The word feminist always garners a variety of reactions, a sad majority of them negative. One of the most common responses is, “If you’re lobbying for gender equality, why do you call it feminism?”
Many of these people, I think, just relish reducing a global movement to a question of semantics, but some are genuinely wondering. They often suggest that I call myself a “humanist” instead. The reason I do not call myself a humanist is that humanism is a philosophy that attaches greater importance to human matters as opposed to divine matters. It is not a philosophy I feel very strongly about. I do identify as an egalitarian, because to be a feminist you must be egalitarian. Feminism is simply a branch of egalitarianism that focuses on the promotion of gender equality. So when I say I’m a feminist, egalitarian is already implied.
There are multiple reasons we refer to this branch as feminism. Firstly, although as a feminist I want to dismantle the patriarchy for the benefit of both men and women, one of the impositions of the patriarchy on men is the pressure to conform to some ridiculous ideal of hyper-masculinity. This stems from society’s inherent disdain for traditionally feminine values. So I call myself a feminist because it is feminine characteristics and beliefs that are shamed — and therefore, that need supporting. Secondly, the burden of feminism as a movement has always fallen, for the most part, on women. The term was coined in the 1890s, when women first began an organised struggle for legal and social equality — a fight that continues to this day.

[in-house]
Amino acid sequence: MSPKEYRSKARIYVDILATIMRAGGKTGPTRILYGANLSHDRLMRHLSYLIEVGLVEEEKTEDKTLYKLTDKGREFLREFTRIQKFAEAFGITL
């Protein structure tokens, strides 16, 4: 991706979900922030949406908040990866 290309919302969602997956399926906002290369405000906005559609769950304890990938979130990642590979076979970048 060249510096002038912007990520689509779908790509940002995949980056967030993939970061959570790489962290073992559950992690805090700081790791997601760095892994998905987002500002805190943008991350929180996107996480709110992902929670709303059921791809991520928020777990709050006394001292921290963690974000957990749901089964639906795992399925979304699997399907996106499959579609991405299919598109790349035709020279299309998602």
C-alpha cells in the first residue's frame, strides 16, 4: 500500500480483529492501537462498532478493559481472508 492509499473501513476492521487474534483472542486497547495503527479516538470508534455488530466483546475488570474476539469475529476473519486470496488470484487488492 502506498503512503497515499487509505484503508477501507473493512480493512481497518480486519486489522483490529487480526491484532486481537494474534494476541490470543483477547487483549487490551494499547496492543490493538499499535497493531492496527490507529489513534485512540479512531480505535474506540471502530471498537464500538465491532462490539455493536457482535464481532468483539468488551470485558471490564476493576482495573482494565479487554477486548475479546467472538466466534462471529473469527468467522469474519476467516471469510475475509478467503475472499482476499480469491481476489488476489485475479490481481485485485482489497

Feminism is a word that is deeply rooted in history. Asking for us to change it is asking us to ignore a huge part of our past. Men can and should be feminists; they can and should be more involved in a struggle for the greater good of both sexes. But historically, they have not been. Historically, women have shaped this movement since it began. We have been involved in the struggle against oppression for a long time, and it has frequently been a violent struggle. The word feminist honours all those who braved that struggle before us, at a time when it was much riskier. Every time we use the word, we’re acknowledging their sacrifice. I’m a feminist because the people behind the suffragette movement were feminists; because bell hooks (Gloria Jean Watkins) was a feminist; because the people who drew attention to the glass ceiling effect were feminists; because what I have now, I owe to feminists.
The patriarchy is damaging to men because a system of oppression can never benefit anyone. But (white) men are not systemically targeted. This is not a matter of debate, this is a fact. So, really, it’s churlish to complain that the movement is called feminism because, not to put too fine a point on it, women have needed a safe space more than men for a long time now.
Lastly, I have never understood why people object to “feminism” being used as an umbrella term when they don’t balk at words like “mankind”. We still often use male pronouns when the gender of the person we’re discussing is unknown. Why is feminism so difficult to accept while these are not? Language is a direct product of our beliefs and ideas, and that society is reacting so viscerally to the word “feminism”, highlights its internalised misogyny. This is not something we can dismiss with an airy “what’s in a name?” Shakespeare will have to forgive us, because in this case, there is something in a name.
Feminism means something in a historical, political and social context, and that we are essentially being bullied into abandoning it by people who are either ignorant of or in denial of its significance, is really a tragedy. Every time someone says, “I support equality but I’m not a feminist”, they are allowing others to invade a sphere that the predecessors of this movement sacrificed much to create. We need to claim that name — we need to say: “I’m a feminist because I’m lobbying for gender equality.”
Published in The Express Tribune, March 23rd, 2016.